Detroit’s North End neighborhood is changing.
It's in a part of the city that's adjacent to the residential and retail boom that's drawn so much attention to Detroit in recent years. As that development moves outward from downtown, things are starting to look a little different around here. Joan Ross is a reverend and community organizer who works in the neighborhood. And like a lot of people who've worked or lived in the city for a while, she's thinking about what those changes mean.
"We always envisioned the station to be a unifying place that groups all across the city had this radio station,"- Joan Ross Ross says a lot of the investment happening seems to benefit new residents rather than the people who've been here for decades.
She wanted to create a space for those longtime Detroiters to have conversations about their changing city, and she thought a community radio station would be a good way to do it. “We always envisioned the station to be a unifying place, that groups all across the city had this radio station,” Ross said.
The above story is excerpted from the Michigan Radio website.
The Poor People’s Campaign: A National Call for Moral Revival has emerged from more than a decade of work by grassroots community and religious leaders, organizations and movements fighting to end systemic racism, poverty, militarism, environmental destruction & related injustices and to build a just, sustainable and participatory society. The Campaign aims to build a broad and deep national moral movement — rooted in the leadership of poor people and reflecting the great moral teachings — to unite our country from the bottom up.
Professor Paul Mohai of the University of Michigan’s School of Natural Resources and Environment looked at air quality data in a part of Southwest Detroit, called 48217 for its zip code – predominately African American and surrounded by heavy industry. He found 48217 to be most toxic zip code in Michigan. The upside now? 48217 is getting more attention in the neighborhood’s fight for environmental justice there.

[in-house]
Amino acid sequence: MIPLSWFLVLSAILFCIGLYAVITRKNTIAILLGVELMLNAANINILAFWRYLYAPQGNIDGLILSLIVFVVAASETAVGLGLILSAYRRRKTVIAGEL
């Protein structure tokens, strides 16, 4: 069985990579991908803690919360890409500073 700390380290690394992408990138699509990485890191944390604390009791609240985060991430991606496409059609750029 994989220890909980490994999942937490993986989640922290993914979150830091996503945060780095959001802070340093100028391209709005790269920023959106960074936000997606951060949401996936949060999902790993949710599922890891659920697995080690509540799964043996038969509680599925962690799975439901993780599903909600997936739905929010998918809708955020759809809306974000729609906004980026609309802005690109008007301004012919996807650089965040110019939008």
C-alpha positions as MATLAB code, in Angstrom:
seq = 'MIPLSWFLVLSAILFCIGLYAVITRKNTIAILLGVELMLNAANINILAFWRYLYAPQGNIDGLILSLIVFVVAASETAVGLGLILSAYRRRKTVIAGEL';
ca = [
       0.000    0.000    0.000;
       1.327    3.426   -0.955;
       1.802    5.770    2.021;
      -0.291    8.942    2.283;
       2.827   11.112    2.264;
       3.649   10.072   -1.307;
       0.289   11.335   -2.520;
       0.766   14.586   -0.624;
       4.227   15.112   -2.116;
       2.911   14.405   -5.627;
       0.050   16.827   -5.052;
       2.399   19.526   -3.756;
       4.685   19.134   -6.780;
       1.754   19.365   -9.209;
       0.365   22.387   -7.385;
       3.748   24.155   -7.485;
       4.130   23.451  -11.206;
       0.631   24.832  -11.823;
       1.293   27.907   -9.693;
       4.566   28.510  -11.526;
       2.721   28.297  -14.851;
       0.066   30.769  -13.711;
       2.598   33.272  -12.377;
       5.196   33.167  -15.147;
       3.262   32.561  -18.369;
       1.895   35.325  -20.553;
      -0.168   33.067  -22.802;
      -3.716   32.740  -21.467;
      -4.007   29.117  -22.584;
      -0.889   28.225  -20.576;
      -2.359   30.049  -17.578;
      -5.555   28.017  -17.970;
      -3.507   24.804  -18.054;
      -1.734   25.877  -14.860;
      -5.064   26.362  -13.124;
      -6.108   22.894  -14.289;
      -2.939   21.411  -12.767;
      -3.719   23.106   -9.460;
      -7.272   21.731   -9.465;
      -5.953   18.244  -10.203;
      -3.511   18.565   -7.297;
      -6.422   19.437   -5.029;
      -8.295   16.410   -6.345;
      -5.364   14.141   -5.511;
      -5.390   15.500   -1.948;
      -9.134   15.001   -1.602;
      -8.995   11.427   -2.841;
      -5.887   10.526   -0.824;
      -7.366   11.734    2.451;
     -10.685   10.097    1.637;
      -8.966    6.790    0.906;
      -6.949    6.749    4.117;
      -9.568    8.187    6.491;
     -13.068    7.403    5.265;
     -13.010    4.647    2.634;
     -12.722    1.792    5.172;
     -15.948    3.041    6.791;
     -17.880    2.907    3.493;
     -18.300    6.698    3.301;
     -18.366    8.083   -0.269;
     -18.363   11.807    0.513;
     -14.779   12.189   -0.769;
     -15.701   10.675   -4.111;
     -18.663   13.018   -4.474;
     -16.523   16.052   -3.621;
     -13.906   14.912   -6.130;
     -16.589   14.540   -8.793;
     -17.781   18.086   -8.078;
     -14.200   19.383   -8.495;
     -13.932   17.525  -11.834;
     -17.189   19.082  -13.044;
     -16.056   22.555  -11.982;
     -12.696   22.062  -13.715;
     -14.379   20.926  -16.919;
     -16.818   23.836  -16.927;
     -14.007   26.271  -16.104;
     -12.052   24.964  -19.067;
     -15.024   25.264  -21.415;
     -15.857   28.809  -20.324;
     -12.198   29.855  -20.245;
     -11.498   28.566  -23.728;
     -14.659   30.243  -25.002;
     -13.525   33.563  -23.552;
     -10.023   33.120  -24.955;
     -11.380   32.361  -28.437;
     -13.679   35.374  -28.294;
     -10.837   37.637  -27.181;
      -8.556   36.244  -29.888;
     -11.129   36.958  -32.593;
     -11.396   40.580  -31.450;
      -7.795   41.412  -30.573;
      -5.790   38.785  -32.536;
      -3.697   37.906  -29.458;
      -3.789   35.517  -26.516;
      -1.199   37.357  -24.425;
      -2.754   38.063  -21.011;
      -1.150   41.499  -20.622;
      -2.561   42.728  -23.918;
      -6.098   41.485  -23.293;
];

Where the Water Goes Around: Beloved Detroit is a biblical and political reading of Detroit over the course of three decades by an activist pastor.
Detroit is a place where one can take the temperature of the world. Think on the rise of Fordism and auto-love, the Arsenal of Democracy, the practice of the sit-down strike, or the invention of the expressway and suburban mall. Consider more recently the rebellion of 1967, the deindustrialization of a union town, the assault on democracy in this Black-majority city, the structural adjustments of municipal bankruptcy, and now a struggle for water as a human right.
Bill Wylie-Kellermann tells the story of working out his “place-based vocation” with a simultaneous commitment to gospel non-violence. He evokes the place Anishinabe people tread lightly the banks of Wawiatonong, “where the water goes around.” One narrative thread walks a procession through the streets, a contemporary “stations of the cross,” to the locations of crucifixion today. Another tells the story of resurrection in struggle and human community. Herein are public disruptions, liturgical direct actions, and courtroom trials. In resistance and risk, this book proclaims the gospel in context.
It’s all alive.
It’s all intelligent.
It’s all connected. It’s all relatives.